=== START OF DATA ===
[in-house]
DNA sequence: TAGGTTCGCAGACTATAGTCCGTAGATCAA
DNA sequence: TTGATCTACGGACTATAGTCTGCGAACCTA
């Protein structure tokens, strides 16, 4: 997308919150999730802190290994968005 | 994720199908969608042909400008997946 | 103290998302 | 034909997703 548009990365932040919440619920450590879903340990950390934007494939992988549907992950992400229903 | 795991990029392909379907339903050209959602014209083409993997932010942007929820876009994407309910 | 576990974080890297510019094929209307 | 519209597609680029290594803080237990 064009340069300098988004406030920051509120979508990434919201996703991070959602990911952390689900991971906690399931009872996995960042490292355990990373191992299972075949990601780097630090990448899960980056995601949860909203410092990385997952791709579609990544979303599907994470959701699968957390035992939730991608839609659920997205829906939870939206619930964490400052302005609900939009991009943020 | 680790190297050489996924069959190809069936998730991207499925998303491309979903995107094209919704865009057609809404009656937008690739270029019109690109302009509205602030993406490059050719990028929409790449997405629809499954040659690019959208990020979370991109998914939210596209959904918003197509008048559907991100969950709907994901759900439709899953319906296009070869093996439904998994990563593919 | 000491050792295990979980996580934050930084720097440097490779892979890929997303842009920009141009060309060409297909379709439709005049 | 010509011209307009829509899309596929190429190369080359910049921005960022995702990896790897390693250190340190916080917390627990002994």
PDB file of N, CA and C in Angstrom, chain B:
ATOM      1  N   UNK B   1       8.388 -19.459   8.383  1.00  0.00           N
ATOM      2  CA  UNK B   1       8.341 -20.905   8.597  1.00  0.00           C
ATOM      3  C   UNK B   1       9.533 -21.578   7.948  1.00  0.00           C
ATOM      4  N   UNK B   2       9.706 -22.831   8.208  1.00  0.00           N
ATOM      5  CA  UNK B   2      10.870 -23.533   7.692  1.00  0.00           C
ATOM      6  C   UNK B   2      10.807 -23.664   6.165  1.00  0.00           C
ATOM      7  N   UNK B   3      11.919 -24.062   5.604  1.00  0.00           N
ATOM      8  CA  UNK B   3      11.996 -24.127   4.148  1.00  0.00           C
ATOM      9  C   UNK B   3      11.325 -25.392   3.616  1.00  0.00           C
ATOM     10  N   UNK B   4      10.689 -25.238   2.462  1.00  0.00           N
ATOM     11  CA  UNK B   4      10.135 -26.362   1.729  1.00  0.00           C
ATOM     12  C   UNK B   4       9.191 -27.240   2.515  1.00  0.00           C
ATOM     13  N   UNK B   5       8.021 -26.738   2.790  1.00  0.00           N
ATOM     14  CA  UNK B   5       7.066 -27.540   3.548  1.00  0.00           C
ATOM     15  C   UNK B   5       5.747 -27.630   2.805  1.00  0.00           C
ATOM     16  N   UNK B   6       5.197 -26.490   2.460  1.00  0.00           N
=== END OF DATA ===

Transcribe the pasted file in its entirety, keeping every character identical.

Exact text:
[in-house]
DNA sequence: TAGGTTCGCAGACTATAGTCCGTAGATCAA
DNA sequence: TTGATCTACGGACTATAGTCTGCGAACCTA
């Protein structure tokens, strides 16, 4: 997308919150999730802190290994968005 | 994720199908969608042909400008997946 | 103290998302 | 034909997703 548009990365932040919440619920450590879903340990950390934007494939992988549907992950992400229903 | 795991990029392909379907339903050209959602014209083409993997932010942007929820876009994407309910 | 576990974080890297510019094929209307 | 519209597609680029290594803080237990 064009340069300098988004406030920051509120979508990434919201996703991070959602990911952390689900991971906690399931009872996995960042490292355990990373191992299972075949990601780097630090990448899960980056995601949860909203410092990385997952791709579609990544979303599907994470959701699968957390035992939730991608839609659920997205829906939870939206619930964490400052302005609900939009991009943020 | 680790190297050489996924069959190809069936998730991207499925998303491309979903995107094209919704865009057609809404009656937008690739270029019109690109302009509205602030993406490059050719990028929409790449997405629809499954040659690019959208990020979370991109998914939210596209959904918003197509008048559907991100969950709907994901759900439709899953319906296009070869093996439904998994990563593919 | 000491050792295990979980996580934050930084720097440097490779892979890929997303842009920009141009060309060409297909379709439709005049 | 010509011209307009829509899309596929190429190369080359910049921005960022995702990896790897390693250190340190916080917390627990002994």
PDB file of N, CA and C in Angstrom, chain B:
ATOM      1  N   UNK B   1       8.388 -19.459   8.383  1.00  0.00           N
ATOM      2  CA  UNK B   1       8.341 -20.905   8.597  1.00  0.00           C
ATOM      3  C   UNK B   1       9.533 -21.578   7.948  1.00  0.00           C
ATOM      4  N   UNK B   2       9.706 -22.831   8.208  1.00  0.00           N
ATOM      5  CA  UNK B   2      10.870 -23.533   7.692  1.00  0.00           C
ATOM      6  C   UNK B   2      10.807 -23.664   6.165  1.00  0.00           C
ATOM      7  N   UNK B   3      11.919 -24.062   5.604  1.00  0.00           N
ATOM      8  CA  UNK B   3      11.996 -24.127   4.148  1.00  0.00           C
ATOM      9  C   UNK B   3      11.325 -25.392   3.616  1.00  0.00           C
ATOM     10  N   UNK B   4      10.689 -25.238   2.462  1.00  0.00           N
ATOM     11  CA  UNK B   4      10.135 -26.362   1.729  1.00  0.00           C
ATOM     12  C   UNK B   4       9.191 -27.240   2.515  1.00  0.00           C
ATOM     13  N   UNK B   5       8.021 -26.738   2.790  1.00  0.00           N
ATOM     14  CA  UNK B   5       7.066 -27.540   3.548  1.00  0.00           C
ATOM     15  C   UNK B   5       5.747 -27.630   2.805  1.00  0.00           C
ATOM     16  N   UNK B   6       5.197 -26.490   2.460  1.00  0.00           N